Although students differ in their opinions of different teachers, some teachers gain almost universal approval. The RateMyTeacher website bears evidence to this. It also supports the qualities that are thought to be important in good teachers – read which is said about teachers you have the highest rankings. Given that research studies repeatedly support the notion that the quality of the teacher is the single most important element in the quality of learning occurring in the school classroom, it is important that the qualities of good teachers be distilled and then taught to future and current teachers. Teachers provide inspiration, motivation and open a world of wonder for their students. I believe people can learn how to become Good Teachers, provided that this is what they want.
It is easy to spend money on new buildings, high tech classrooms and impressive sporting facilities, but how much money is spent on making our teachers the best in the world. Until we isolate the characteristics of the good teacher and then understand how to teach these skills and impart this knowledge to School Teachers, Australia will not do the best it can for future generations. Not only do teacher education institutions need to be able to teach teaching skills, they need to provide student teachers and other teachers with practical experience in an environment in which they can hone their skills.
The first quality of good teachers is that they communicate that they care about their students. This involves little more than well-tuned communication skills which we use in our everyday life. Good teachers do this by asking questions of individuals, giving positive and constructive feedback on their work and being sensitive to the backgrounds of their students. If students feel that their teacher is not interested in them, it can be demotivating. This is especially the case for students who come from backgrounds which do not promote education.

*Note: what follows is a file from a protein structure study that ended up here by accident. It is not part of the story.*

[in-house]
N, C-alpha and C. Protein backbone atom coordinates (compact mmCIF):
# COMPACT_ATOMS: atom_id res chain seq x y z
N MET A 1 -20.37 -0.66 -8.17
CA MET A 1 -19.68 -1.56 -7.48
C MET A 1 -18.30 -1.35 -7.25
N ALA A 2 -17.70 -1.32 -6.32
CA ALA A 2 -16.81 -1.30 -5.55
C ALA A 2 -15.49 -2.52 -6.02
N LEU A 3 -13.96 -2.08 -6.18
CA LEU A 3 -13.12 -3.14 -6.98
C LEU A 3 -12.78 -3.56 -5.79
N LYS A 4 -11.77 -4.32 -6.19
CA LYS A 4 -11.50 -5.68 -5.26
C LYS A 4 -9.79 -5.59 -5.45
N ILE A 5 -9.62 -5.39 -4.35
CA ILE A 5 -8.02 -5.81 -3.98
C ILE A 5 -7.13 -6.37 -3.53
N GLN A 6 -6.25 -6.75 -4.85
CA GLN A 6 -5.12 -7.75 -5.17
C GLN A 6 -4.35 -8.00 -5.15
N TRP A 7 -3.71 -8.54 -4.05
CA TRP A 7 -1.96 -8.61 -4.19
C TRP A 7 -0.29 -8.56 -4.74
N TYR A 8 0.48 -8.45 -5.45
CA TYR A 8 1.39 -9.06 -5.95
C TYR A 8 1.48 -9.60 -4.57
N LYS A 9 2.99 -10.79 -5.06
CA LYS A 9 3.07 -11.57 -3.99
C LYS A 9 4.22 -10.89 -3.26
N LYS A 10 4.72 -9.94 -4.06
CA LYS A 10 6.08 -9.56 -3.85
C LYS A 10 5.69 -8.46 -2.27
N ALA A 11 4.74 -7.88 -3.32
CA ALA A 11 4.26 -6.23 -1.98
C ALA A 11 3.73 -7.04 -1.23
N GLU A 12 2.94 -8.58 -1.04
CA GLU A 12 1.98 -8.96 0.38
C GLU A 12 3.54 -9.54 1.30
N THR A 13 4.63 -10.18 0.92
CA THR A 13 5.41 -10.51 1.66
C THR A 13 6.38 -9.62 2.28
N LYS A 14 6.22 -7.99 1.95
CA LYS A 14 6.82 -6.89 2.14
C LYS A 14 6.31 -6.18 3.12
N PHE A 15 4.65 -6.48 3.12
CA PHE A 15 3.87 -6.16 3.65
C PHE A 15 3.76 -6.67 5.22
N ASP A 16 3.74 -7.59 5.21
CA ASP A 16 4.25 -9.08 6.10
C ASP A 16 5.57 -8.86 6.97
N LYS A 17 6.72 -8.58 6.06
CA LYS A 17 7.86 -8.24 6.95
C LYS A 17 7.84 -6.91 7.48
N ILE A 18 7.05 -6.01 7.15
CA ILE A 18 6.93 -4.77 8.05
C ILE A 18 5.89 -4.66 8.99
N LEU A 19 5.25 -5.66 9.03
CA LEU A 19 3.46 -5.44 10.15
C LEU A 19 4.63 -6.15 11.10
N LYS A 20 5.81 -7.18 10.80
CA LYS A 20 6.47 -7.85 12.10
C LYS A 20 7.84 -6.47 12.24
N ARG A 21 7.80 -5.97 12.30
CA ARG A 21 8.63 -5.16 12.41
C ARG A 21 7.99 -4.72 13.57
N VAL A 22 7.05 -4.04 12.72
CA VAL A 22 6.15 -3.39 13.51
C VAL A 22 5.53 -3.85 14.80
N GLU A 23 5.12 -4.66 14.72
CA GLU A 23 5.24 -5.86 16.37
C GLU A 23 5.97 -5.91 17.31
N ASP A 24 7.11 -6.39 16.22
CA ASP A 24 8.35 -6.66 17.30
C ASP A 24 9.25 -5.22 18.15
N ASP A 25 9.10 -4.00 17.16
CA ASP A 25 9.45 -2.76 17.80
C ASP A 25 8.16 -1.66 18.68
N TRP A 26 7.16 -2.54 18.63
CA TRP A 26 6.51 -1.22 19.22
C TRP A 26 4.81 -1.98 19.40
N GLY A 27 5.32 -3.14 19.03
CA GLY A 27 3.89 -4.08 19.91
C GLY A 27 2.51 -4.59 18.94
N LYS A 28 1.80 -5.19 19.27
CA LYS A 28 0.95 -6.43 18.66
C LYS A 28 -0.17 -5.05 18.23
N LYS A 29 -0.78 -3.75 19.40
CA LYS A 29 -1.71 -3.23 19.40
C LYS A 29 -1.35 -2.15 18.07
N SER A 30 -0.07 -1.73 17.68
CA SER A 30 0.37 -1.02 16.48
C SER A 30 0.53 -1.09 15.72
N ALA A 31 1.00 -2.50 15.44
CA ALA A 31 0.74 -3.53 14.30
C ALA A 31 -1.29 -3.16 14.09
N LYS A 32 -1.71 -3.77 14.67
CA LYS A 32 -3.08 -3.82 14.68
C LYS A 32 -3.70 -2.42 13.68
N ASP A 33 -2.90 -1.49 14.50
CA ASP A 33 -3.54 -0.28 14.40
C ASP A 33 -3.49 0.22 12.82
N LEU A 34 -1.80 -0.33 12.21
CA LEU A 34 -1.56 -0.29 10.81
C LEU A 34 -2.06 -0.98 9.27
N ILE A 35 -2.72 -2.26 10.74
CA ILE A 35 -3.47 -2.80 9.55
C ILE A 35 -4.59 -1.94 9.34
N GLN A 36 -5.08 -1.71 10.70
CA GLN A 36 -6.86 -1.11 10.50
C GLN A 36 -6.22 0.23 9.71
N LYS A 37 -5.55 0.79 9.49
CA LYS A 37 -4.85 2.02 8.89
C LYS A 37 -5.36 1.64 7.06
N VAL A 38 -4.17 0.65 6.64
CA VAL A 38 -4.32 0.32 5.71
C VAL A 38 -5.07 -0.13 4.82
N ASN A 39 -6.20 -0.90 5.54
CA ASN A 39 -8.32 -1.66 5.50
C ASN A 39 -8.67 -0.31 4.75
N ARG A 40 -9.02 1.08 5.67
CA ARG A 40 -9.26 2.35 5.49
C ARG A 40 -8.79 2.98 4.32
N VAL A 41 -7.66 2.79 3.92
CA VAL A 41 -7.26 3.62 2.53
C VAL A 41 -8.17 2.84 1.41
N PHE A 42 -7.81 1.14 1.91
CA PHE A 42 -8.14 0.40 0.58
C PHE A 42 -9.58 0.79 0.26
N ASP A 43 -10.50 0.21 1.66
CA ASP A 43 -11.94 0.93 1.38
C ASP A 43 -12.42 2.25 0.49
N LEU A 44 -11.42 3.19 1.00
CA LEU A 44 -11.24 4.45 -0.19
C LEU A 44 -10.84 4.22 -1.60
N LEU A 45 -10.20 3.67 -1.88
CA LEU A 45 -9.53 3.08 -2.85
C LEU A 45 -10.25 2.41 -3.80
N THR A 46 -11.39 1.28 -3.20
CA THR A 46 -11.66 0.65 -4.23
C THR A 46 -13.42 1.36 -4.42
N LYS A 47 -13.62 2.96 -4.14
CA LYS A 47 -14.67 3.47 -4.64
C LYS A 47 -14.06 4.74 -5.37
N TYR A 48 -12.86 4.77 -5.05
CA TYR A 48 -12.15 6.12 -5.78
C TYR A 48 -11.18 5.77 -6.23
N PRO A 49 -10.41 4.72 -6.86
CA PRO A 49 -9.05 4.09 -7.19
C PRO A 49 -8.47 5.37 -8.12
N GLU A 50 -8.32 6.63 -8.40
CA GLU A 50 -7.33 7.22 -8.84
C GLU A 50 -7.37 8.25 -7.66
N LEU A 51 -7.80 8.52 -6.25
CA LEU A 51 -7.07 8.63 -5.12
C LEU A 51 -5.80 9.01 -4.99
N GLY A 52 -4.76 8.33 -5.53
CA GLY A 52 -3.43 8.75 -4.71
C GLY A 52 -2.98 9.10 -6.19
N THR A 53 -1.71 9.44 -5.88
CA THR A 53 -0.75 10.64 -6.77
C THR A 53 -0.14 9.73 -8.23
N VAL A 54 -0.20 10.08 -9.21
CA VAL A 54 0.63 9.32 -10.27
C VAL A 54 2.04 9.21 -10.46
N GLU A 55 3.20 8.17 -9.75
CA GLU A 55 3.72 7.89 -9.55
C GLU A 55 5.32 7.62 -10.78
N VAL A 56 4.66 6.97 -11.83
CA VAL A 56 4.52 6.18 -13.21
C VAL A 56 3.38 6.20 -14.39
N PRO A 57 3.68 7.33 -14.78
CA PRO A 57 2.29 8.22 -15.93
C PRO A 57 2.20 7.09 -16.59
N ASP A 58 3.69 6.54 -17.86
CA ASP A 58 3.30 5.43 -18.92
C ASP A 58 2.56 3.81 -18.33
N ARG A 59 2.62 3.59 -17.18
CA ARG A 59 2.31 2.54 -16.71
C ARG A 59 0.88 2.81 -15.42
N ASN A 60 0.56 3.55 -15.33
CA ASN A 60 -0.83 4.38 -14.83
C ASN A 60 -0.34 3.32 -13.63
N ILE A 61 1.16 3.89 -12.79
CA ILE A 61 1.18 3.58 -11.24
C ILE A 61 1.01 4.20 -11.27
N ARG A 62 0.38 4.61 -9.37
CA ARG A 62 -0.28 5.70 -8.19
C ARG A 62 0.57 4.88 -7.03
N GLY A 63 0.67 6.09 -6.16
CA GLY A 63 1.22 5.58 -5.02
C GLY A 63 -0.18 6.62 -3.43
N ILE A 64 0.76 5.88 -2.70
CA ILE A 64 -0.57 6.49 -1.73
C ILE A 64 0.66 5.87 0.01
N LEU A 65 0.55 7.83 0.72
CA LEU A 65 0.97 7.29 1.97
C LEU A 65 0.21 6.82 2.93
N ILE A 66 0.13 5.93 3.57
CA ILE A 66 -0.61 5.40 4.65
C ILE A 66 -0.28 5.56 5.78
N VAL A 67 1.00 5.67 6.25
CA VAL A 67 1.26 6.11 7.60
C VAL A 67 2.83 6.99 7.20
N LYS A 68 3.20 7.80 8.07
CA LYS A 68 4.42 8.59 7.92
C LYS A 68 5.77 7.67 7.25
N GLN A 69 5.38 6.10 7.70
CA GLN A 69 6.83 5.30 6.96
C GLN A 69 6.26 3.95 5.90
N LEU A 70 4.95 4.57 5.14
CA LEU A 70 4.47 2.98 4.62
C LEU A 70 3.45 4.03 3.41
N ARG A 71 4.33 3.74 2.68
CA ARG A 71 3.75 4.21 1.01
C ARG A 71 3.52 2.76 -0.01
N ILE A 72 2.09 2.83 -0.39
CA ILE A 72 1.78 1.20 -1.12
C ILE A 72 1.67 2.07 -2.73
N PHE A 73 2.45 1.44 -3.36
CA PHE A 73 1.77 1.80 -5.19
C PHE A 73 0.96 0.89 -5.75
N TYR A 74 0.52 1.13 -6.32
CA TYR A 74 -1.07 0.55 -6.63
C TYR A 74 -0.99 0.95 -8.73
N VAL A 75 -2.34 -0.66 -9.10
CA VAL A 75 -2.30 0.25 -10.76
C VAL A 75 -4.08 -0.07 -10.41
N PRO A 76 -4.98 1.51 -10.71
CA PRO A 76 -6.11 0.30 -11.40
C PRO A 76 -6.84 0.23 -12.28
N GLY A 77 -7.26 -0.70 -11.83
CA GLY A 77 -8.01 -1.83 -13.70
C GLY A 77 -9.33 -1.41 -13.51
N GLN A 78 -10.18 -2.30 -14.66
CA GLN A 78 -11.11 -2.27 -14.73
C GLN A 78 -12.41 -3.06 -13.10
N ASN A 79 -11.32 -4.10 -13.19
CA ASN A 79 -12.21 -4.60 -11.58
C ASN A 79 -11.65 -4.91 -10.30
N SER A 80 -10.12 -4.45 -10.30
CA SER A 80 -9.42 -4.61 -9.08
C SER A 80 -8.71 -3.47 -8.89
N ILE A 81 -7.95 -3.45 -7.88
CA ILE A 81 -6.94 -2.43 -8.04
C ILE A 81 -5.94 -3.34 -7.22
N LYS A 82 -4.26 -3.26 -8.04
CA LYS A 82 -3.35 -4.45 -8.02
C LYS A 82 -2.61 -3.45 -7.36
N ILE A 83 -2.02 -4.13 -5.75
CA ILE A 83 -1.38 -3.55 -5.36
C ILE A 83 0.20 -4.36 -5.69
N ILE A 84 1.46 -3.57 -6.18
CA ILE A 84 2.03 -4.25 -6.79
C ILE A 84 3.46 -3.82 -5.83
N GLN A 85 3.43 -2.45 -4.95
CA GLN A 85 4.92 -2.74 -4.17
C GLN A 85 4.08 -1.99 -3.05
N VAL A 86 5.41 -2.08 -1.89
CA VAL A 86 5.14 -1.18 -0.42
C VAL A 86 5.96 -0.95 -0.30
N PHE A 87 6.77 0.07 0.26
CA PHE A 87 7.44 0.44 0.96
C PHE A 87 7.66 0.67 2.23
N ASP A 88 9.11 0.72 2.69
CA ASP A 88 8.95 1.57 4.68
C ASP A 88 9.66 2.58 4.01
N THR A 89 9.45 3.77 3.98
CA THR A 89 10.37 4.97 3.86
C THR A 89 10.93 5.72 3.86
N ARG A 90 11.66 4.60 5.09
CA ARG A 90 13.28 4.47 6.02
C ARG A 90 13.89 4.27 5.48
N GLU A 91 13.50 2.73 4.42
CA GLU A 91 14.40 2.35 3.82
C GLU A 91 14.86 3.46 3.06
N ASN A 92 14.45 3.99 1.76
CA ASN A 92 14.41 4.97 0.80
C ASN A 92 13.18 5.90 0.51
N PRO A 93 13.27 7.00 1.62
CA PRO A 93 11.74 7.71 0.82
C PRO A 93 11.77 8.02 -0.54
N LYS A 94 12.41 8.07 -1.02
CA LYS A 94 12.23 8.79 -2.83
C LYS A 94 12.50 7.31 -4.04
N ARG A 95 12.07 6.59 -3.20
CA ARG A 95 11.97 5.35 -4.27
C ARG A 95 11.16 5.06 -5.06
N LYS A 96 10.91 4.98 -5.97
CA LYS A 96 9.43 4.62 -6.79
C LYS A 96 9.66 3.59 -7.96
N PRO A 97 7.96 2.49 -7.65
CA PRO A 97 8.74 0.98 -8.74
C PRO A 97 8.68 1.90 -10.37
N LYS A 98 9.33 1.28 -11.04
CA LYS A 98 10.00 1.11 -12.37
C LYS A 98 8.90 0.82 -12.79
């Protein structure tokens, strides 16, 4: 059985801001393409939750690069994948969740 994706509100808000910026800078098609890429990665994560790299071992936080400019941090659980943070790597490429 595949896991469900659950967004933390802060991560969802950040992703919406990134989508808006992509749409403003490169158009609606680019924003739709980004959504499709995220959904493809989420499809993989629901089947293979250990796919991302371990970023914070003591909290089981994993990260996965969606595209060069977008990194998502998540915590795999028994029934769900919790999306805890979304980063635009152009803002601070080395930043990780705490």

The second quality of a good teacher is that they must know their subject matter. There is nothing wrong with saying to your students that you will check up on a point of knowledge and get back to them (no-one knows everything). However Good Teachers have an impressive depth of knowledge because they are fascinated by their subject – this fascination and interest is what they impart to the students.
We have all heard of the teacher who knows their subject but has problems teaching it. So while it is a prerequisite to have an in depth knowledge of the subject, it is not all that is needed. Good teachers know how to explain so that students are interested and understand what is being taught. They have a variety of tools and methods at their disposal, to accommodate students with different learning styles. Practical experience, theoretical explanations, videos and computer programs all assist in helping students understand concepts. Good teachers include stories and humour in their lessons – there is nothing like a good story to gain interest.
Fourthly, good teachers know how to question students. Questioning is important so as to assess what students understand, to identify what they don’t understand and to stimulate their thinking. While we test student knowledge and skills in examinations, what we really need to be giving them is the desire and skills for lifelong learning. How teachers question students influences the way they think, the deeper the teacher probes the more it makes students think. Even with young children starting out at school we can ask questions which make them think – questions which do not necessarily have a right or wrong answer.
…………….. to be continued